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October 2013 Gardening Checklist for Arizona’s Low and Mid Elevation

Author: Cathy Cromell
Issue: October, 2013, Page 116
Now is the time to plant such trees as blue palo verde

October is the prime planting month for low-desert gardens. Seven to eight months of moderate temperatures stretch before us, allowing plants to establish before summer’s heat returns. So forget garden maintenance chores this month and dig in!

Landscape plants—Transplant native or desert-adapted trees, shrubs, vines, groundcovers, ornamental grasses, perennials, cacti and succulents. Match the plant’s sun exposure needs to what your landscape offers. Also, determine each plant’s mature height and width and compare to the space in your landscape where it will grow. Getting the right size plant will save you time and money in the years ahead because it eliminates otherwise unnecessary pruning just to keep a plant from encroaching where it doesn’t belong.

Hummingbird trees—The trumpet-shape flowers of desert willow (Chilopsis linearis) fuel hummers with nectar from spring through fall. Flower color options include ‘Bi-color’ (burgundy and pale pink), ‘Desert Amethyst’ (dark lavender) and ‘Warren Jones’ (pale pink). Varieties with fewer seedpods include ‘Bubba’ (dark burgundy) and ‘Dora’s Desert Rose’ (pink). If you prefer a tree without seedpods, consider ‘Art’s Seedless’ (pink-rose). In winter, cascalote (Caesalpinia cacalaco) trees provide yellow sprays of blooms for hummingbirds that dwell year-round. ‘Smoothie’ is a thornless cascalote. Blue palo verde, foothills palo verde, palo brea and thornless ‘Desert Museum’ palo verde provide nesting and perching sites.

Herbs—Sow: anise • borage • caraway •  chamomile • chervil • chicory • chives •  cilantro •  dill •  fennel •  horehound •  lemon balm •  parsley •  salad burnet  •  sorrel. Transplant: bay tree •  comfrey •  curry •  feverfew •  germander •  lavender •  lemon grass •  lemon verbena •  marjoram •  mint •  oregano •  rosemary •  rue •  sage •  santolina •  society garlic •  scented geraniums  •  thyme.

Bulbs—Bulbs that perform well in our warm growing climate without the need to pre-chill include: amaryllis • babiana • bearded iris • crinum • crocosmia • Dutch iris • freesia • glory-of-the-snow • ixia • lycoris • oxalis • rain lily • scilla • sparaxis • tithonia • watsonia. Purchase bulbs at Baker Nursery in Phoenix,, or at

Wildflowers—Sow seeds all month. See Desert Gardening 101, Page 118, for details.

Cool-season vegetables—Sow seeds or set out transplants from the cabbage family, including: bok choy •  broccoli •  Brussels sprouts •  cabbage •  cauliflower •  Chinese cabbage  •  kale. Sow seeds for leafy greens • peas  •  root crops.

Seed mixes—One seed packet with a mesclun mix of salad ingredients offers economical variety. Renee’s Garden Seeds features ‘Garden Wine Country Mesclun’, which includes seeds for arugula, spinach, two chards, three Asian greens and eight lettuces; and USDA Organic ‘5 Variety Blend Mesclun’, containing ‘Blush Butter Cos’, ‘Red Devil’s Tongue’, ‘Red Ruffled Oak’, ‘Sucrine’ and ‘Troutback’ lettuces. Find them in Phoenix at Southwest Gardener,, or order from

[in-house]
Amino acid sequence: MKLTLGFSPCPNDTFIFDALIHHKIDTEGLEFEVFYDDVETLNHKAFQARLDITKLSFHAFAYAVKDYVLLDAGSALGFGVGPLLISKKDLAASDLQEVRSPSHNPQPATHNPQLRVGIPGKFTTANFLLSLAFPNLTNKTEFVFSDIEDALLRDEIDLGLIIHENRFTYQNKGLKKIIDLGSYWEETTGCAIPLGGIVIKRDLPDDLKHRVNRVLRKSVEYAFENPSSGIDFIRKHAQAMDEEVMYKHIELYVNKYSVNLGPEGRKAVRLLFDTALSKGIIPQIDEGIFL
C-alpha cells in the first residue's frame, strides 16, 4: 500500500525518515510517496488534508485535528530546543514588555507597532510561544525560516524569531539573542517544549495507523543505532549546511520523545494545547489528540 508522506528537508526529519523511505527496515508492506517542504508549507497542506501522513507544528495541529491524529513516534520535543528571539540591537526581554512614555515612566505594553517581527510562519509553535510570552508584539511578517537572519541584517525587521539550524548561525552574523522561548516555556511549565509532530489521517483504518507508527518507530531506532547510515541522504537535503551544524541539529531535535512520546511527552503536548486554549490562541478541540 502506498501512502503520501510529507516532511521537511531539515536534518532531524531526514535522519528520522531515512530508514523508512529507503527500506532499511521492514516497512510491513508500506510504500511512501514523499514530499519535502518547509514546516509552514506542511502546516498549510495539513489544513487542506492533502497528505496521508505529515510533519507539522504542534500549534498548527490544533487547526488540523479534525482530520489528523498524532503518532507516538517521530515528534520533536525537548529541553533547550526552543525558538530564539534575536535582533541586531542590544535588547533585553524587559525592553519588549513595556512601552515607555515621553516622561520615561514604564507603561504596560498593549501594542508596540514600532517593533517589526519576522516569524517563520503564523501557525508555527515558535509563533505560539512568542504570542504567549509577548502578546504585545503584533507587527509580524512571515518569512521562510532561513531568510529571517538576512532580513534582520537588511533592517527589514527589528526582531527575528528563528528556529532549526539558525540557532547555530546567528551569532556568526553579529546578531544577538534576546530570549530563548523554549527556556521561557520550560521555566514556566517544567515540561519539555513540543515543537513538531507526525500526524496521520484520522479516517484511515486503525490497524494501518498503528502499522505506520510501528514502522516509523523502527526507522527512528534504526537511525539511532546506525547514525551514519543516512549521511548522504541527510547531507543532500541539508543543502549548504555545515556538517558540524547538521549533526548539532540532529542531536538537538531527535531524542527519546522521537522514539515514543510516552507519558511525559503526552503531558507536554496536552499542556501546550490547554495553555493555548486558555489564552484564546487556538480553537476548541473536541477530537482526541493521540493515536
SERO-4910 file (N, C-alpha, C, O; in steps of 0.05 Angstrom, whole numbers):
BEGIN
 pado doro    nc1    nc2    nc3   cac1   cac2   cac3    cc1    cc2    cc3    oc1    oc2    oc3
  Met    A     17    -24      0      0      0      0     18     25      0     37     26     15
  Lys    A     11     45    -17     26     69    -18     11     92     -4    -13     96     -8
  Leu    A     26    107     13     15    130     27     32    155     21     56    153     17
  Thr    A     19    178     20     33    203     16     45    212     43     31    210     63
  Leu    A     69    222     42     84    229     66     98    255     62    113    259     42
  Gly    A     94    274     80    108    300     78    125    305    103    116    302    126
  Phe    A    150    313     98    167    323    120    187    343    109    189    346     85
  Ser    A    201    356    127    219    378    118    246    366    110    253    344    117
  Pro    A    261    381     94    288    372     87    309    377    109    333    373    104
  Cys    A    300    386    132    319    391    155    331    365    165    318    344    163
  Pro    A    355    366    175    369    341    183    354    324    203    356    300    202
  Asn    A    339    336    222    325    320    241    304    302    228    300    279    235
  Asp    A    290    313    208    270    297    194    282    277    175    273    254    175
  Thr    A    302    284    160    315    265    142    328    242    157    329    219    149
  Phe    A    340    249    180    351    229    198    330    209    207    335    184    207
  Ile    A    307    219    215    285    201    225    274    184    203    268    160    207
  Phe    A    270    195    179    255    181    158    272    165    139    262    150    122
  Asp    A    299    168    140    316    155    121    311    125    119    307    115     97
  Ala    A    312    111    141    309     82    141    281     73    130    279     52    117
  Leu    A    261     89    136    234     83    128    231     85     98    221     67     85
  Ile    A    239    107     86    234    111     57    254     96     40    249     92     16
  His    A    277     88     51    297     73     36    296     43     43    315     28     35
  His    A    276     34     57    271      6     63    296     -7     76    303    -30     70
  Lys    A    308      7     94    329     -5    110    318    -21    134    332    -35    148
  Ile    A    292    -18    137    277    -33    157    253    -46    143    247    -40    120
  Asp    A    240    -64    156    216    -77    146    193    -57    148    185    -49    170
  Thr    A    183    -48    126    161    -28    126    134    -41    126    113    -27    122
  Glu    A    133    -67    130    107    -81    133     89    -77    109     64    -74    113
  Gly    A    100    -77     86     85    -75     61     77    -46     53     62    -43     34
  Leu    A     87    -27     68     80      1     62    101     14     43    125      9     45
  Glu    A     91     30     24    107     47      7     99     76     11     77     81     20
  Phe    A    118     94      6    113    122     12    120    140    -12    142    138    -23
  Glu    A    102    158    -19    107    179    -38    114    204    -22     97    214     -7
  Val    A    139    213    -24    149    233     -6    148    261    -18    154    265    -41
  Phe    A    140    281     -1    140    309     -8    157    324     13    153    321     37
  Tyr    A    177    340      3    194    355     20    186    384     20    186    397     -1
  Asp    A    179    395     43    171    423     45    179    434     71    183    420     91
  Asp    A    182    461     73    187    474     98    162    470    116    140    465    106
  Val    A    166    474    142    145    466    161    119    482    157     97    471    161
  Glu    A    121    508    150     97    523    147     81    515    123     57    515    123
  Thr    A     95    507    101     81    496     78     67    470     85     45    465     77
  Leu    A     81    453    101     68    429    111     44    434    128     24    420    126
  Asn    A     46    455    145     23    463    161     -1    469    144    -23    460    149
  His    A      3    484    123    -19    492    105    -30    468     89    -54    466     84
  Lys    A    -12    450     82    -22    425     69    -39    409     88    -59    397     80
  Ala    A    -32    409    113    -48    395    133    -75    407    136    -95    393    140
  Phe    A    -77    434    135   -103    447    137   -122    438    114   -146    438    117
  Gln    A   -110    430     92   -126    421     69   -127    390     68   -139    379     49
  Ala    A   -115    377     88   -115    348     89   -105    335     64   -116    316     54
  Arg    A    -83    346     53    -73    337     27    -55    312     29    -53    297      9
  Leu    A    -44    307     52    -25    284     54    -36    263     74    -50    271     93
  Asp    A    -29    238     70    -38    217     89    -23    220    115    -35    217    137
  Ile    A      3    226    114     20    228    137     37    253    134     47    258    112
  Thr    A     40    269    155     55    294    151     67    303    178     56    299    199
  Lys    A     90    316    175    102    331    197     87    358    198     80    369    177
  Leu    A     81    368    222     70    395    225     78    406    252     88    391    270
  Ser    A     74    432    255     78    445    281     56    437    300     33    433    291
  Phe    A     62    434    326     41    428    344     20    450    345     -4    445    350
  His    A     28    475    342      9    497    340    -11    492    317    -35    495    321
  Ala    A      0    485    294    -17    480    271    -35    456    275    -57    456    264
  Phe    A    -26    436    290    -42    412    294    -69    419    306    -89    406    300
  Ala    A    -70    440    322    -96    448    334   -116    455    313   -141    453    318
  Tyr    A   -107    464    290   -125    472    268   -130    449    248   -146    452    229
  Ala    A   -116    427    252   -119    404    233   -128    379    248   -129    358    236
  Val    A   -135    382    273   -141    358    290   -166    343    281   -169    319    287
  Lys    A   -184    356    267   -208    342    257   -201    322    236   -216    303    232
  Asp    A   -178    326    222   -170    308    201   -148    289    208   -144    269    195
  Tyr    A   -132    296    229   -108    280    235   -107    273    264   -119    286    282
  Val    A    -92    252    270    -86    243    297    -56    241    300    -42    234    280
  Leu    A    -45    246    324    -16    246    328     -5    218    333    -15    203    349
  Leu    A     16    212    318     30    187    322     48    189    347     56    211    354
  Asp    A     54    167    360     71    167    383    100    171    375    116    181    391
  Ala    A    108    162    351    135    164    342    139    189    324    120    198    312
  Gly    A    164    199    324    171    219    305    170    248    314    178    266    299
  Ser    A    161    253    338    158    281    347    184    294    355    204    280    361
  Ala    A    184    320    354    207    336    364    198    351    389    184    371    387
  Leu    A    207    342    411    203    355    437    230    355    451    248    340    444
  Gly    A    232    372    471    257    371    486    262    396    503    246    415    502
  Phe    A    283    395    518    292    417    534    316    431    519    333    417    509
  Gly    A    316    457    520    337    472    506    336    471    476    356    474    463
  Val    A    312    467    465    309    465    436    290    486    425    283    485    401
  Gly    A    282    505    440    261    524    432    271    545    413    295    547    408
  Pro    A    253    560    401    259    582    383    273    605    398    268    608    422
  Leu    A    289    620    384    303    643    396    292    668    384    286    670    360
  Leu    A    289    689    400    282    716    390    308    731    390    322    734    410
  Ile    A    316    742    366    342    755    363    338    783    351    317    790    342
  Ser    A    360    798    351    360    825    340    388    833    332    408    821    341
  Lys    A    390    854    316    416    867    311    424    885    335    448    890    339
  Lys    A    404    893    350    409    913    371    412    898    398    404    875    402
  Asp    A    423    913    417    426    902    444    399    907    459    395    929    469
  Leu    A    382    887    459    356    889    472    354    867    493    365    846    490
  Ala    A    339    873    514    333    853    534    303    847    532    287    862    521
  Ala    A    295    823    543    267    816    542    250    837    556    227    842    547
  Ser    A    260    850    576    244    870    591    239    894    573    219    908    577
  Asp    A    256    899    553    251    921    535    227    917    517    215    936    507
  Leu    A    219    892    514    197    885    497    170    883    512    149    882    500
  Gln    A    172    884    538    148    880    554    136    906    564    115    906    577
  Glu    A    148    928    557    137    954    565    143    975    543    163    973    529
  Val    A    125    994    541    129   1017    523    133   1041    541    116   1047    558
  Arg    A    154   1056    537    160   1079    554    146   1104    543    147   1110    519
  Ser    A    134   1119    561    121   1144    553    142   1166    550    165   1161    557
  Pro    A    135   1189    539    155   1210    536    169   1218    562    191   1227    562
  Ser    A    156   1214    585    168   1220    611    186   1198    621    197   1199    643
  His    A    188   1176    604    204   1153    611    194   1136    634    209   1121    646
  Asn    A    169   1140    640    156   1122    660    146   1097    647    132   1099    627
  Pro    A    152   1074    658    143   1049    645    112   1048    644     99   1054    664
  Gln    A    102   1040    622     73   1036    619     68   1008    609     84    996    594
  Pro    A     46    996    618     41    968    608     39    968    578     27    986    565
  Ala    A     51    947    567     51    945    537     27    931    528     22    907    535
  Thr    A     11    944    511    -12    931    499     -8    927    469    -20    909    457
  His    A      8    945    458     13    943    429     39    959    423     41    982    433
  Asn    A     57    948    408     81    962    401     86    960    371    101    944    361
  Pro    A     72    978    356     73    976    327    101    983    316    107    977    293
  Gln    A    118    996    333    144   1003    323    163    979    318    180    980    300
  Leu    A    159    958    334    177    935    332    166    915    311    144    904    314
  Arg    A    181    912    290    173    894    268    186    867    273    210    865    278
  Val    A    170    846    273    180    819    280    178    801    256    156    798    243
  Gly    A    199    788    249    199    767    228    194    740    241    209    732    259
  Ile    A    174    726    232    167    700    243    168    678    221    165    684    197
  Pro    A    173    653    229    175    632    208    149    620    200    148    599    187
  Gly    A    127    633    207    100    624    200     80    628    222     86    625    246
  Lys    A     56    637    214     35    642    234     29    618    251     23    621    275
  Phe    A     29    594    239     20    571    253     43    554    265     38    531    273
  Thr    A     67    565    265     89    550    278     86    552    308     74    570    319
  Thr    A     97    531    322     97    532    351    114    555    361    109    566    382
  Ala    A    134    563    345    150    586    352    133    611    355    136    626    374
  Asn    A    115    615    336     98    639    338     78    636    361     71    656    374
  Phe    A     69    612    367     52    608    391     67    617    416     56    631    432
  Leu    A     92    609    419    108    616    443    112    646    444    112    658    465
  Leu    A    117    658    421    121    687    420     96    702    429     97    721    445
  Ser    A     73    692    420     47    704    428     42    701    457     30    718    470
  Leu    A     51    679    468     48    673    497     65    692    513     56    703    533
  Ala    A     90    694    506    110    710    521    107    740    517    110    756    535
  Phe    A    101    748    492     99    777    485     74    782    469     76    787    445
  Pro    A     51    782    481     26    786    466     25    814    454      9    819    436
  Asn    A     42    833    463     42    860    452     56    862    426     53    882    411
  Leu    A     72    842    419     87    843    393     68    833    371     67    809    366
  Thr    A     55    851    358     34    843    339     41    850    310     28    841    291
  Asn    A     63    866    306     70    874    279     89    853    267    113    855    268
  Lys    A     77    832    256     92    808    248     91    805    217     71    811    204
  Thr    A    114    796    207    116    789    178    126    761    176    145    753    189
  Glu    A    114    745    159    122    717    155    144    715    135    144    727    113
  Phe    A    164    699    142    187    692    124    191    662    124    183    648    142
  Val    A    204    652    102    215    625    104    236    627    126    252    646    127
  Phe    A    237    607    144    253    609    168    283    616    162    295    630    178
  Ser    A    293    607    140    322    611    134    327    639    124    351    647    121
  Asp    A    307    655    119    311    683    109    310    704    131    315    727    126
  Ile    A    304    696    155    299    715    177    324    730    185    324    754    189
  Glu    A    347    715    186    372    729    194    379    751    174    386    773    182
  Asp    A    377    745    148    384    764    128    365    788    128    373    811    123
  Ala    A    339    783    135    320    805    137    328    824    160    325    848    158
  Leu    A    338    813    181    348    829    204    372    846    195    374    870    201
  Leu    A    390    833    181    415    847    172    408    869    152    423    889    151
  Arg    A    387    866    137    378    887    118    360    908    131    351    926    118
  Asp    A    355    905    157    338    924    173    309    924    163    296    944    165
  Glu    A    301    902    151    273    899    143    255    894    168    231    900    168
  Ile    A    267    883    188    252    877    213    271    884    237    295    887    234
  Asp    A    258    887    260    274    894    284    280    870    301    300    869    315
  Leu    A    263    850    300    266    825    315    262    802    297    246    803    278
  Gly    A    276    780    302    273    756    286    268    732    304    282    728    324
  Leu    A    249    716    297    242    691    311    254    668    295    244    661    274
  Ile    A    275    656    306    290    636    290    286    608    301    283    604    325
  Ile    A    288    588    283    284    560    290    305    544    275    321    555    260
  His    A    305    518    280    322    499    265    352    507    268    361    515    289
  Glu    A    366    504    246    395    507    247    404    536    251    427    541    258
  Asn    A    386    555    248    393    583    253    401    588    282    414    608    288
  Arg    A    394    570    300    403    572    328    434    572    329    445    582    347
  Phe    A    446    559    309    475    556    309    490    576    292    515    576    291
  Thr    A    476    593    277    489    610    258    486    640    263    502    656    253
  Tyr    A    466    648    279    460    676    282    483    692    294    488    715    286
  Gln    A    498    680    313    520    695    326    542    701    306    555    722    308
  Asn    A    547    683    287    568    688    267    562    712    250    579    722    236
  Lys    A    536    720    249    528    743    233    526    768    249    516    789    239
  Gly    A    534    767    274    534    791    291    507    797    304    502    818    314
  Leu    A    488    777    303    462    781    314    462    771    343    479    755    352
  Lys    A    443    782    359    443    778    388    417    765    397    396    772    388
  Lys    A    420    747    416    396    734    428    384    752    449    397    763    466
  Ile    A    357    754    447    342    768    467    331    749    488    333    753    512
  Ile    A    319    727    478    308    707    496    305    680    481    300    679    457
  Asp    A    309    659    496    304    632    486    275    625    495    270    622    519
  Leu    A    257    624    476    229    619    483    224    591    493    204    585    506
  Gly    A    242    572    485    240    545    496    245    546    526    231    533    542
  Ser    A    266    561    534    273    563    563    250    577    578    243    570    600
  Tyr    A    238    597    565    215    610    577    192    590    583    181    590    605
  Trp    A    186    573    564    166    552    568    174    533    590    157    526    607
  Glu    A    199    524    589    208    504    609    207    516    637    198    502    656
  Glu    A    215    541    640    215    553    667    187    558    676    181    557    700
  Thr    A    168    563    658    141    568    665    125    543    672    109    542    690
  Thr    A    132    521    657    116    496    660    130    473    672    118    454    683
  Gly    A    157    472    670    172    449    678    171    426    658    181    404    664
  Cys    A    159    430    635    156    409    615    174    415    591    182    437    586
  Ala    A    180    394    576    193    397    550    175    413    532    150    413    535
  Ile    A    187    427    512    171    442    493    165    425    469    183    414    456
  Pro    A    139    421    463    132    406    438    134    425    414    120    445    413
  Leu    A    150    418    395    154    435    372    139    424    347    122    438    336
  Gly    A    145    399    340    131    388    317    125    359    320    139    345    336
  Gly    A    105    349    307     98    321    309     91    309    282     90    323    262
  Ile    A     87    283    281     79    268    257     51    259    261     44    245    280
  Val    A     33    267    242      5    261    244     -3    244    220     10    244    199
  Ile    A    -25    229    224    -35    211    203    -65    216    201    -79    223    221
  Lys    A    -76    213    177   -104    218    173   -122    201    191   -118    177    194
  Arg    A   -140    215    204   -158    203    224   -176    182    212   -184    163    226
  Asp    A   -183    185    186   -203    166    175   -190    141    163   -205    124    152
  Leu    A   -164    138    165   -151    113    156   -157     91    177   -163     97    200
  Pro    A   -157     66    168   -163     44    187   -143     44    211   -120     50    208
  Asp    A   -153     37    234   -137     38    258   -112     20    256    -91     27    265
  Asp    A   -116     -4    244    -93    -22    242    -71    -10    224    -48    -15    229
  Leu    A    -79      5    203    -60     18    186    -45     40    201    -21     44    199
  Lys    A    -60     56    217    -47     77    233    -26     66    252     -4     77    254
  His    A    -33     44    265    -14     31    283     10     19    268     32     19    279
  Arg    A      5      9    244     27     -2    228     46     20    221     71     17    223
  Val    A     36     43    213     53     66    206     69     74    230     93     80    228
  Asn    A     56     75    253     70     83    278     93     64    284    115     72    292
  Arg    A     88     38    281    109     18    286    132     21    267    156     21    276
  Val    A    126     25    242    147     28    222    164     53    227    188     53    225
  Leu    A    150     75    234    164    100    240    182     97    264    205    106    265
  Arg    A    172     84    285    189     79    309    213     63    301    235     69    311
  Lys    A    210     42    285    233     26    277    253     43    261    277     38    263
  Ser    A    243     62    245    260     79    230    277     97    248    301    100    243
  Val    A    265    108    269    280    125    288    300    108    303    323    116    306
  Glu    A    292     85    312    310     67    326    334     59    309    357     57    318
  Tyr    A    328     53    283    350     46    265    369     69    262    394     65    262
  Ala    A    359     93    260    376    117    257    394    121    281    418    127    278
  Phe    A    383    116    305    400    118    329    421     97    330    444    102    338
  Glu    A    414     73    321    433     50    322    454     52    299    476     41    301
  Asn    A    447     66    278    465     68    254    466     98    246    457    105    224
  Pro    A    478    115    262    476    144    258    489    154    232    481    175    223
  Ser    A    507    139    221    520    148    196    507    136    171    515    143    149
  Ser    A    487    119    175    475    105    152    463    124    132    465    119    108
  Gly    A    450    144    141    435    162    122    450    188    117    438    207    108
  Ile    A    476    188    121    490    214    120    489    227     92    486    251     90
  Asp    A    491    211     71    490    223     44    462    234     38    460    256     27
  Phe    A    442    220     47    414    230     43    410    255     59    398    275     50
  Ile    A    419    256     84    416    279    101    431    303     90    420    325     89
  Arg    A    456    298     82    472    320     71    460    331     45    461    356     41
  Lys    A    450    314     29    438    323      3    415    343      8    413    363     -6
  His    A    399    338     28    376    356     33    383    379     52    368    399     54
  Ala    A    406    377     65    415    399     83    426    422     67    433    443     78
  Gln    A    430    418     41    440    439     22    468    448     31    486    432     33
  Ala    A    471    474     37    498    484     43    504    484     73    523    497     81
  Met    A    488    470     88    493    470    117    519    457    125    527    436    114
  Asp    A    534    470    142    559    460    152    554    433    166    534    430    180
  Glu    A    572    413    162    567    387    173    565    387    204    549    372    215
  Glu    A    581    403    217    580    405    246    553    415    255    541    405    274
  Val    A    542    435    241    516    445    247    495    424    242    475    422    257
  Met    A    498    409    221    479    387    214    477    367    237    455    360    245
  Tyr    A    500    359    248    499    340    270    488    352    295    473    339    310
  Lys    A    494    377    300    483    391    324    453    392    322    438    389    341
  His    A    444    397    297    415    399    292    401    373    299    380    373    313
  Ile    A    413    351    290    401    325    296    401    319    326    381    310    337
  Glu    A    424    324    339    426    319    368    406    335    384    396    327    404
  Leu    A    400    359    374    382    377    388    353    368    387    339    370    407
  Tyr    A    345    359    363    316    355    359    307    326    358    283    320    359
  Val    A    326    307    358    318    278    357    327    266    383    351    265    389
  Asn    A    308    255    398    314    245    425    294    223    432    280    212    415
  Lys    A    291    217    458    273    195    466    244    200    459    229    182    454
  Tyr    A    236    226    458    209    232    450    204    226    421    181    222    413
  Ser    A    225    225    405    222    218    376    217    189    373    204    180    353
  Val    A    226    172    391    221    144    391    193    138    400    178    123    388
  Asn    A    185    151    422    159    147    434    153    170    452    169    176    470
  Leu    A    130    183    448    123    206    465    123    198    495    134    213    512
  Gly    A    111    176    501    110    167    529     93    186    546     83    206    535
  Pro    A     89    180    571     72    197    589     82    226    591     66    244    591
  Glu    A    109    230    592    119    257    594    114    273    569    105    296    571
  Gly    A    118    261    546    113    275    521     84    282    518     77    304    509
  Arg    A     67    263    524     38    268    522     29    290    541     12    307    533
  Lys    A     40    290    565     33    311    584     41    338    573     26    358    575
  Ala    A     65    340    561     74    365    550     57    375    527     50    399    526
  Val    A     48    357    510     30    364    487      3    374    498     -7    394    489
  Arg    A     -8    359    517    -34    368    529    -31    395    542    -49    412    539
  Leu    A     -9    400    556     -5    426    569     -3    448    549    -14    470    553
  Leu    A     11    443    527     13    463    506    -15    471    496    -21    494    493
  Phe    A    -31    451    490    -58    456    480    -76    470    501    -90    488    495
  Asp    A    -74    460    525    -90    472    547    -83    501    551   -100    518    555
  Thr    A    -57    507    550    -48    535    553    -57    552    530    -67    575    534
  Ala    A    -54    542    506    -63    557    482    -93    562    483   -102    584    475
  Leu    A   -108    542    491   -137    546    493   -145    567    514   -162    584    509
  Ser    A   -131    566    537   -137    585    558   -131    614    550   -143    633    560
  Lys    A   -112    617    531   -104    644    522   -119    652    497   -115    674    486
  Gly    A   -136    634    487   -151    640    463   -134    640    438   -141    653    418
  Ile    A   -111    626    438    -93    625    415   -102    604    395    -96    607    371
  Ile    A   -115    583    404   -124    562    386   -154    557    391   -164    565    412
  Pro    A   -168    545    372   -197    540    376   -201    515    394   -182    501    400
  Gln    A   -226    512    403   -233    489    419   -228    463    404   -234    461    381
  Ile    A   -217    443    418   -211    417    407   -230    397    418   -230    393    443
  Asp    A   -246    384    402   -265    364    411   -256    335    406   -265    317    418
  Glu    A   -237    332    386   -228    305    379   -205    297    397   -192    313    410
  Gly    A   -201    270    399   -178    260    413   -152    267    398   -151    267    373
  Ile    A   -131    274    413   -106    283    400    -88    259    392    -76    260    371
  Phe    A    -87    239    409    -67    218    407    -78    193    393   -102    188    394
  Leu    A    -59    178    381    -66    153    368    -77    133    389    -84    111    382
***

Now is the time to plant such plants as desert willow ‘Warren Jones’ (above left) and heat-hardy rosemary (above right).

(Mid Elevations)

Hummingbird mint—Agastache cana’s raspberry-red flowers provide intense color late summer to fall. Foliage offers a minty or licorice aroma. Also called hyssop, many species and named cultivars with varied foliage textures and flower colors are available. Most thrive in gravely soils with minimal organic matter and good drainage.

Pots of cool-season flowers—Pansies, primrose, snapdragons and stock provide cheerful color with long blooming seasons.

(Mid and High Elevations)
Scarlet globe mallow—Sow seeds for Sphaeralcea coccinea, a drought-tolerant native perennial that provides for bees, butterflies, hummingbirds and even grazing goats. Other globe mallow flower colors include apricot, orange, pink, purple, and white.

Native bulbs—Blue dicks produces dainty blue funnel-shape flowers. It may be sold as Brodiaea pulchella, as well as under the general name Dichelostemma or Triteleia. Also, seek ‘Queen Fabiola,’ a named variety that performs well in pots. Unusual bulbs native to the western U.S. can be found at

Garlic—In loose, well-drained soil, plant individual garlic cloves in the soil, pointy side up. You can use garlic from the grocery store; for greater variety, check out

(Mid and High Elevations)

Harvest pumpkins—When cutting pumpkins from the vine, leave 2 inches of stem attached to help prevent rot. Pumpkins can be stored two to five months in a cool, dry location but should not be colder than 45 degrees F.

Leave stems and seed heads—Wait to cut back perennials and grasses until late winter/early spring, just as new growth begins. Perennial stems offer energy to the root system over winter and catch snow for insulation and extra moisture. Butterflies and other beneficial insects lay eggs on perennial stems, so if you cut them down, you reduce these populations. Seed heads on ornamental grasses remain for many months, adding visual interest to the winter garden and providing food for birds.

Tend wildflowers—Water infrequently as seedlings establish to prevent them from drying out; taper off as cooler weather approaches. Small plants will over-winter (survive the cold) and be ready to grow again next spring. Some species need a period of cold (called stratification) to sprout, so don’t worry if some of your plants don’t germinate. They will pop up next spring when conditions are to their liking.

Cathy Cromell is a Master Gardener and co-author of Earth-Friendly Desert Gardening (Arizona Master Gardener Press).
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